U.S. v. Snyder, No. 10-30148 (6-30-11) (Bea with Ikuta; Tashima concurring).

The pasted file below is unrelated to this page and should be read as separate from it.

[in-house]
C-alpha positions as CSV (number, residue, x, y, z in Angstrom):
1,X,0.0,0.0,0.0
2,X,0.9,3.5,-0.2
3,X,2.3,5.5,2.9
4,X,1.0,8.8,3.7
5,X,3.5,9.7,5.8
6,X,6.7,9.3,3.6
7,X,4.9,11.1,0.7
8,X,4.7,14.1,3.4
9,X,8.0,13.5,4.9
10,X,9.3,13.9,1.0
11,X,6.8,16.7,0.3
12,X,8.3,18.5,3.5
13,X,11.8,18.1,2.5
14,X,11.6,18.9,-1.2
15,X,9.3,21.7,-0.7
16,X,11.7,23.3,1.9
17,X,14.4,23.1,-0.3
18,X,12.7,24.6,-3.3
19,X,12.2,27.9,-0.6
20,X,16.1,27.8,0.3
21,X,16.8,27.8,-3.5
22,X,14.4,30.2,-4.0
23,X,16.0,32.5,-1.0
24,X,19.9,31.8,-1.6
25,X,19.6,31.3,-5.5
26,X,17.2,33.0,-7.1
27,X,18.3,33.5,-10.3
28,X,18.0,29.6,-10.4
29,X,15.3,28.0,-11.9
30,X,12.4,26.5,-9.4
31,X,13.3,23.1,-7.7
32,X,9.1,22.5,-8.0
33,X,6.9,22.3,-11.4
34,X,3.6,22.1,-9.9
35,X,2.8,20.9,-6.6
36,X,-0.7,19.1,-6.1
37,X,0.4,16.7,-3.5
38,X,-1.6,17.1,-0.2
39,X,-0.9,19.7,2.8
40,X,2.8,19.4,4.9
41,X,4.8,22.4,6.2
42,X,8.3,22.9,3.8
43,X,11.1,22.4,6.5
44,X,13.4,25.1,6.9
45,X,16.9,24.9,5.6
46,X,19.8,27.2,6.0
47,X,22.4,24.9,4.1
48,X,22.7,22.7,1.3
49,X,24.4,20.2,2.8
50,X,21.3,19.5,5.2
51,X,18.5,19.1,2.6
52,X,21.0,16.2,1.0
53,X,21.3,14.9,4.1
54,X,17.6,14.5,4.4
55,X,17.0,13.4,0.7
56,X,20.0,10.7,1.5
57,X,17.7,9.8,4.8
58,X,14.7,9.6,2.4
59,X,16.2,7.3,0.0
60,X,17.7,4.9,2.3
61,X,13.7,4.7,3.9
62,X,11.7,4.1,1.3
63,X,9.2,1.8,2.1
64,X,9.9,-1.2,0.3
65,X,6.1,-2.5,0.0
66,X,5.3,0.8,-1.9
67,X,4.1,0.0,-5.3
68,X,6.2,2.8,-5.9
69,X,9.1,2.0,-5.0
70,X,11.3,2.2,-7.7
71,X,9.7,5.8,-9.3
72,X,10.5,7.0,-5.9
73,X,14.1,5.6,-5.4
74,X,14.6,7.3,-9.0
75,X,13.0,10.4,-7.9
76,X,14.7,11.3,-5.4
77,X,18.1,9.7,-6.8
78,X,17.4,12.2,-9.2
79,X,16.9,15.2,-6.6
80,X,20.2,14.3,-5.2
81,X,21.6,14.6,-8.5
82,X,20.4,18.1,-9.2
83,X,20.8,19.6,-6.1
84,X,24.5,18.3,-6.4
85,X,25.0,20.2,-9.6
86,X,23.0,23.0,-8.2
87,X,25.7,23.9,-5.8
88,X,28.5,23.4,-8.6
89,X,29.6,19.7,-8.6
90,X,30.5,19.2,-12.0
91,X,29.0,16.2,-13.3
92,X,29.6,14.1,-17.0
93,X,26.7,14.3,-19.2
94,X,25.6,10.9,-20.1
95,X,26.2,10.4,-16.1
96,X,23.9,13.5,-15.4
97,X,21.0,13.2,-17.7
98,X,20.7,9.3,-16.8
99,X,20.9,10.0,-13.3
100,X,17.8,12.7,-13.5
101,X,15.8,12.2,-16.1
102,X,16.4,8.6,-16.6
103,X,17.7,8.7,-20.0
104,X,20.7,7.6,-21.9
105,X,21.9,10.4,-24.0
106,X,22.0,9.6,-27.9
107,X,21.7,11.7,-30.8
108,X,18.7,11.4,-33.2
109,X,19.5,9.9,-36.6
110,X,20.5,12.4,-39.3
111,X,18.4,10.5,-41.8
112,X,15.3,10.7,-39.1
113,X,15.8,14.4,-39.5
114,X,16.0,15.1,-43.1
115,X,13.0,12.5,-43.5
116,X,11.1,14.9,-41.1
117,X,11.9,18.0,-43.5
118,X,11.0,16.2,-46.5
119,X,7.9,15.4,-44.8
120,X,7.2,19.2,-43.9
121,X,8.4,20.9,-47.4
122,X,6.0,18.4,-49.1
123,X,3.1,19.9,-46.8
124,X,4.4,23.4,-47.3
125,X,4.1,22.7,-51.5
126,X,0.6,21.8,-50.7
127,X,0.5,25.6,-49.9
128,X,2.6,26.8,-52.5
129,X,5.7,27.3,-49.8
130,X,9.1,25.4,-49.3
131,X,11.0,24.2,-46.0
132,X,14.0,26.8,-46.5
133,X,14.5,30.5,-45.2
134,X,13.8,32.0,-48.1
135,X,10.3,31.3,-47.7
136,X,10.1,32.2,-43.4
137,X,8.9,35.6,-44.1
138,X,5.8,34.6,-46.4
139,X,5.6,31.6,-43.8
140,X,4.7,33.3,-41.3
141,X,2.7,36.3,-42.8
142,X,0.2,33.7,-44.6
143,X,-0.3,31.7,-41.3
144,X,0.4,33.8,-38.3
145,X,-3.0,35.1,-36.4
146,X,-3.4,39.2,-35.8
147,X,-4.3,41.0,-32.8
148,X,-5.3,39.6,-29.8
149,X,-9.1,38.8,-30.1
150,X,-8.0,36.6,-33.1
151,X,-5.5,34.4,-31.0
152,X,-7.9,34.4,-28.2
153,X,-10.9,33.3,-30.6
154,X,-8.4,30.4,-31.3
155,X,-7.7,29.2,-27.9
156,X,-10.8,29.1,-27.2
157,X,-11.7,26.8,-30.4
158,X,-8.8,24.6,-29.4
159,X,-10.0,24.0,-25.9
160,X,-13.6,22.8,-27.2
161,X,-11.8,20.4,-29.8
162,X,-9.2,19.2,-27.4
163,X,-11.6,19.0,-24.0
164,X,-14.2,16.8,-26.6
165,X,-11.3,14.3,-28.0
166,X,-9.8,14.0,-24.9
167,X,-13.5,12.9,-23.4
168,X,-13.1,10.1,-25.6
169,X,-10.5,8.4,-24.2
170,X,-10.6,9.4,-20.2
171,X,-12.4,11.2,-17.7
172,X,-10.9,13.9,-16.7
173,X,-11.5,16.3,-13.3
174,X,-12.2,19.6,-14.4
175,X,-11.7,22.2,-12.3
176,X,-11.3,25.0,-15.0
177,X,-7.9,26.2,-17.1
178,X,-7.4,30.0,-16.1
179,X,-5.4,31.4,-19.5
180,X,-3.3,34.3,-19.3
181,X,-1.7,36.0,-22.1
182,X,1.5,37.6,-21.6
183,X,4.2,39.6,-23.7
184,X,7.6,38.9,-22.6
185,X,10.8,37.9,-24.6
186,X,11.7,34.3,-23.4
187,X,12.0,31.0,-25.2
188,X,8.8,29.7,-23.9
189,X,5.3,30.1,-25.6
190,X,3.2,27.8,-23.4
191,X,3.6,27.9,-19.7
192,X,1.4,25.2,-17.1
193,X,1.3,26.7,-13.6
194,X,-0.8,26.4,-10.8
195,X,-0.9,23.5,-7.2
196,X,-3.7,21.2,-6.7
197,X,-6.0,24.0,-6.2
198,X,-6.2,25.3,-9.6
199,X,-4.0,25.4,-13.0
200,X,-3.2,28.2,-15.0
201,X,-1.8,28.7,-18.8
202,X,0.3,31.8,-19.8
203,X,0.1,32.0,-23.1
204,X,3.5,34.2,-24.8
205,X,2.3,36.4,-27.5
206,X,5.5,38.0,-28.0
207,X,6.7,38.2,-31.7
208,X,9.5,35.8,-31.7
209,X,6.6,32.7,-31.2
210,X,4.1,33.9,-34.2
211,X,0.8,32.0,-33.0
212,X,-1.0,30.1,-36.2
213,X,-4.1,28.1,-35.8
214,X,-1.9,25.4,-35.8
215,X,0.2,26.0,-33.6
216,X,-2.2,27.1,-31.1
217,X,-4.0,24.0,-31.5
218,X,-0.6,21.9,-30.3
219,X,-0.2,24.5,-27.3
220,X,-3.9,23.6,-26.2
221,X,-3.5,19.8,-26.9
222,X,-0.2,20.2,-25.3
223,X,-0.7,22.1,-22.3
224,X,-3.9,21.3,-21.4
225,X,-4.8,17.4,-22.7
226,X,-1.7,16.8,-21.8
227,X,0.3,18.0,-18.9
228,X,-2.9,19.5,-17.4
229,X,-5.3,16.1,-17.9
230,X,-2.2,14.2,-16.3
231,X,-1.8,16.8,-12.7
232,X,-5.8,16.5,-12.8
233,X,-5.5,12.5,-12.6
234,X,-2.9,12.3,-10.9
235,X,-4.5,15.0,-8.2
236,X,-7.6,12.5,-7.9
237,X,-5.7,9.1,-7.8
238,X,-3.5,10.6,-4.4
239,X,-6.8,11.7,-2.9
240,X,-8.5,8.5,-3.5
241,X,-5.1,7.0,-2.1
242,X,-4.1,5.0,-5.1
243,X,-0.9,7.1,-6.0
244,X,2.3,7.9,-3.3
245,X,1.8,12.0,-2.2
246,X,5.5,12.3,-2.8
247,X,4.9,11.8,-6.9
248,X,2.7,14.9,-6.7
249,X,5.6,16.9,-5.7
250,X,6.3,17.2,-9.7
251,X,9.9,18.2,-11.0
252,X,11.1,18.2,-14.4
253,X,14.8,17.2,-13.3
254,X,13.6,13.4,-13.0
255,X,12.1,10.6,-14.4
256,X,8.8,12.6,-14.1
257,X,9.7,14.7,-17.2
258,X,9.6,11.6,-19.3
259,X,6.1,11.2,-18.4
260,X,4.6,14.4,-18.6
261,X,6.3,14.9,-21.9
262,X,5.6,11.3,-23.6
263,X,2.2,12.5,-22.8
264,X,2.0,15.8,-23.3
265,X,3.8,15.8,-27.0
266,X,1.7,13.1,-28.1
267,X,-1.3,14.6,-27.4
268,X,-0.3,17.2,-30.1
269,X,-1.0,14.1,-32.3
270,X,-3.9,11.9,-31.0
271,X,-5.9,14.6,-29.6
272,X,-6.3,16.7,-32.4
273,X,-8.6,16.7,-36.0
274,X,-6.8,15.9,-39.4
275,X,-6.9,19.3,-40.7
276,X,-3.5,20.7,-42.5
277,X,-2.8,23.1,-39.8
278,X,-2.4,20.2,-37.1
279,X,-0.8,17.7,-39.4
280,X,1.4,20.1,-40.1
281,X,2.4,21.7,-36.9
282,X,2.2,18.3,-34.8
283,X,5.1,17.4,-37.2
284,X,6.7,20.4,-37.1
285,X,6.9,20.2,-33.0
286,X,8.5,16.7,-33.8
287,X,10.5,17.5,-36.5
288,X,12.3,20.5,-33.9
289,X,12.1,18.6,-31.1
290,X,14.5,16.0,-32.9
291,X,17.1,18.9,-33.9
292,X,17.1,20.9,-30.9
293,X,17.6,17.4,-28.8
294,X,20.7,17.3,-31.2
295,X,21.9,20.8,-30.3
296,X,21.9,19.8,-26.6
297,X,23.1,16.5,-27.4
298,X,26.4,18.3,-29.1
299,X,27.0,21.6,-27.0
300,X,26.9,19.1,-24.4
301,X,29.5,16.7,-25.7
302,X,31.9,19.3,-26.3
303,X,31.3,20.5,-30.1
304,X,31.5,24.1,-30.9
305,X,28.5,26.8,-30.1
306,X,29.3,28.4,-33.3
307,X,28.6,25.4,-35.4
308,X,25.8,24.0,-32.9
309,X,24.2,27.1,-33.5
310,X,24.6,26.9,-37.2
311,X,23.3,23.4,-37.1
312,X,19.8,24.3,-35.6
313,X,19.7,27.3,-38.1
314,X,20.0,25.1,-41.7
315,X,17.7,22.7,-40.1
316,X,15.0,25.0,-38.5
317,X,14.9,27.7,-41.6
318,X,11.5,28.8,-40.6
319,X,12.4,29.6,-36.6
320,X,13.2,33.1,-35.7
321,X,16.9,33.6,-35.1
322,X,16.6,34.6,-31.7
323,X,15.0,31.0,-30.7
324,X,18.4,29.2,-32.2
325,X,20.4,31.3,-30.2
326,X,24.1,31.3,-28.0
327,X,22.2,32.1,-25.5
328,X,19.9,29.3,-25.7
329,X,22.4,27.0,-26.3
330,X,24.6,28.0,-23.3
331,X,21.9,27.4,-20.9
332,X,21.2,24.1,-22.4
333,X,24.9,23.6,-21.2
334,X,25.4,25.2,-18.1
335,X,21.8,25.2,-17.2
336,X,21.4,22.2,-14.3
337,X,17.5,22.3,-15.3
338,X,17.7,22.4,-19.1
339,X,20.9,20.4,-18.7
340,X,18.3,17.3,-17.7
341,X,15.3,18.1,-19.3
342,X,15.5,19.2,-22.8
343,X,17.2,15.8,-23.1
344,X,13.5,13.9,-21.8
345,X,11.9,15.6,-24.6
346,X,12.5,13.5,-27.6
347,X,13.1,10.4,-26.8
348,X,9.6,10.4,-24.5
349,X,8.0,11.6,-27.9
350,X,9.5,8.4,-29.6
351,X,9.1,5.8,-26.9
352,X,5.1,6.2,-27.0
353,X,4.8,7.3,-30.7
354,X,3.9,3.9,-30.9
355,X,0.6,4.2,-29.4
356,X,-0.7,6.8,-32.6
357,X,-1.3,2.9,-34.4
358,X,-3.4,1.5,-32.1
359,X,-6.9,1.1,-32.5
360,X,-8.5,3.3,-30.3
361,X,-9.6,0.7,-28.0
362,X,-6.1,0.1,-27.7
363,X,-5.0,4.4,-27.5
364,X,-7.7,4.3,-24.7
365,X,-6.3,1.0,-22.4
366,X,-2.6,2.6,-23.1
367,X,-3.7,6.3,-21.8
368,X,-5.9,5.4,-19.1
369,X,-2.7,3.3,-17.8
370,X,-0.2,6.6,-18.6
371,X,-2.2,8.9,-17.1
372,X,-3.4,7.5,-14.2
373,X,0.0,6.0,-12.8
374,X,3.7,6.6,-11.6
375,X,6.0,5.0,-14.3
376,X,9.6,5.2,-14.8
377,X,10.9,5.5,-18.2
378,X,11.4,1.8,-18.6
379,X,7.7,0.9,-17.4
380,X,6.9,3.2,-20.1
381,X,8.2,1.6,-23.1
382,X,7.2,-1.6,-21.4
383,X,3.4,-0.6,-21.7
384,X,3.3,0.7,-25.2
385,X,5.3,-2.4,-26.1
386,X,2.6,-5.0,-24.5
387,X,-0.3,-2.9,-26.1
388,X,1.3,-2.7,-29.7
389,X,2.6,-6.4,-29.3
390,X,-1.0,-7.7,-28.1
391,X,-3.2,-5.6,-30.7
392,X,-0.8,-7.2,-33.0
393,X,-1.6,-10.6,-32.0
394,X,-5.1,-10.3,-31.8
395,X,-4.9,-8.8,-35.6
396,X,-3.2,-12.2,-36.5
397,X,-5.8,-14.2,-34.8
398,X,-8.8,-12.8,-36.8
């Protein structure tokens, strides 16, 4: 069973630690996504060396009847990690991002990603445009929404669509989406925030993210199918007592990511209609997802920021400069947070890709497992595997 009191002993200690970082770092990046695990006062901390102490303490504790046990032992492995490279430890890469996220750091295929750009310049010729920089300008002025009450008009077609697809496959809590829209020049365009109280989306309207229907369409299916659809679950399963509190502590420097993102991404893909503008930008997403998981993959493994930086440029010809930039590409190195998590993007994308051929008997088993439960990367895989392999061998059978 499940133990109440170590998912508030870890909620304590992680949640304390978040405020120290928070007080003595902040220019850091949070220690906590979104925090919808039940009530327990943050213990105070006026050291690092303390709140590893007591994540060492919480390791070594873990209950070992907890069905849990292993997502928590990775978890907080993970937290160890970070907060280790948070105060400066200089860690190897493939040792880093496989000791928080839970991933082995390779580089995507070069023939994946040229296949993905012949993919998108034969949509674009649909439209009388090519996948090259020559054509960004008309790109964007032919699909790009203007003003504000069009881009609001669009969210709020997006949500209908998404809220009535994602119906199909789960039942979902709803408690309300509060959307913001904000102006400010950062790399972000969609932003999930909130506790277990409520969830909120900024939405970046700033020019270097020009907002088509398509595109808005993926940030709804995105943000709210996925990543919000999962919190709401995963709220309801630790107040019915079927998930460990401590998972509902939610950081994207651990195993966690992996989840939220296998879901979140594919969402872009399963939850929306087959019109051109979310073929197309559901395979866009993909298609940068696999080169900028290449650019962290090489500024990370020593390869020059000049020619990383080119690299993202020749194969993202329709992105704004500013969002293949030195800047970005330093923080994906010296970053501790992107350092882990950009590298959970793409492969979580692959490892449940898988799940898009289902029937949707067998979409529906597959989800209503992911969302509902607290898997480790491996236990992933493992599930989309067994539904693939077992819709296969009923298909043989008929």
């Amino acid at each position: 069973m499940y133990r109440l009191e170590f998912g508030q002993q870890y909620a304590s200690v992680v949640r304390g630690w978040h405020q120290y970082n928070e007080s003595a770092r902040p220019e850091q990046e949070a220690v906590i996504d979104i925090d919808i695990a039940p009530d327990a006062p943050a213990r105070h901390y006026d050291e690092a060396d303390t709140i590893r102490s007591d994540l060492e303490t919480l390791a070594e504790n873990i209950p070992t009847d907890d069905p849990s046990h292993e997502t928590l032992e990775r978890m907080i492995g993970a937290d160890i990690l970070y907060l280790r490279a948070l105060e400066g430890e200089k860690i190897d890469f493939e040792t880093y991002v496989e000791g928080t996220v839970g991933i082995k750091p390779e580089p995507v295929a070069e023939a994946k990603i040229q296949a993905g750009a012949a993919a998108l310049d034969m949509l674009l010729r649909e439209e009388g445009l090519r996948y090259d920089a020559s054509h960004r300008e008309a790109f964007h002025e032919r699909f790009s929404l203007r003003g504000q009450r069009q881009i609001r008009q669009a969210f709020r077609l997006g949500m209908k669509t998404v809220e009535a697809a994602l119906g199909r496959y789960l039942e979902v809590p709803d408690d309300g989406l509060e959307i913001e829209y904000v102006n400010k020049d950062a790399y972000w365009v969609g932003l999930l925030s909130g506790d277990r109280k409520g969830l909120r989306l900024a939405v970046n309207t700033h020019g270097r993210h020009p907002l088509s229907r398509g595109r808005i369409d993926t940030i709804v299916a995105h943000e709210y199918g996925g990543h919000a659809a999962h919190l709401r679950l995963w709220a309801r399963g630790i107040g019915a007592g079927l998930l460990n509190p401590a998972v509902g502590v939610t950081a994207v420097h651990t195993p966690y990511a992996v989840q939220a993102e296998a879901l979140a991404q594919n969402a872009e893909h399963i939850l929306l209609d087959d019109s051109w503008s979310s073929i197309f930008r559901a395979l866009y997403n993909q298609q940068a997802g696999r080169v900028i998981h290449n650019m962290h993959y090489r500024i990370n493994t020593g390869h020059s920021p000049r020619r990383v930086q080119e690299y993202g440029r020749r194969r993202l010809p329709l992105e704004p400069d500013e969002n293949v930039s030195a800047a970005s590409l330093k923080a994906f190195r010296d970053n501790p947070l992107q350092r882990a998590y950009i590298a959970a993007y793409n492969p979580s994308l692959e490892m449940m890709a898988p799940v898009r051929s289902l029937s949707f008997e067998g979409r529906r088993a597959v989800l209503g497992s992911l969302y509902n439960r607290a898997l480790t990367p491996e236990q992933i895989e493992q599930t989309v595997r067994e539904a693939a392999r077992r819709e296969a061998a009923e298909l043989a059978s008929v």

You can run but you can't hide from Supreme Court precedent. That is basically the holding here, where the 9th vacates a sentence and remands for imposition of a mandatory ACCA term. The defendant plead to being a felon in possession. One prior felony was an attempt to elude police under an Oregon statute. The 9th holds that U.S. v. Sykes, affirming the 7th Cir, 2011 WL 2224437 (June 9, 2011), is close enough to control. Sykes involved fleeing police was a violent offense, and so the 9th concludes is this one. The 9th also holds, for another prior, that a no contest plea has the same effect as a guilty plea. It also concludes that while the 9th has recognized that Oregon's burglary statute is broader than the Taylor categorical burglary, the burglary here, under a modified categorical approach, can be categorized as a burglary of a building because the indictment listed an address. Concurring, Tashima states that he is bound by U.S. v. Stephens, 237 F.3d 1031 (9th Cir. 2001), where a street address and a "building" are sufficient for a finding of a modified categorical approach. Tashima points out that an address and a "building" could be a ten-acre plot full of trucks, RVs, booths, and sheds. Use of an address and a term "building," to him, does not narrow the broad category to an acceptable Taylor category.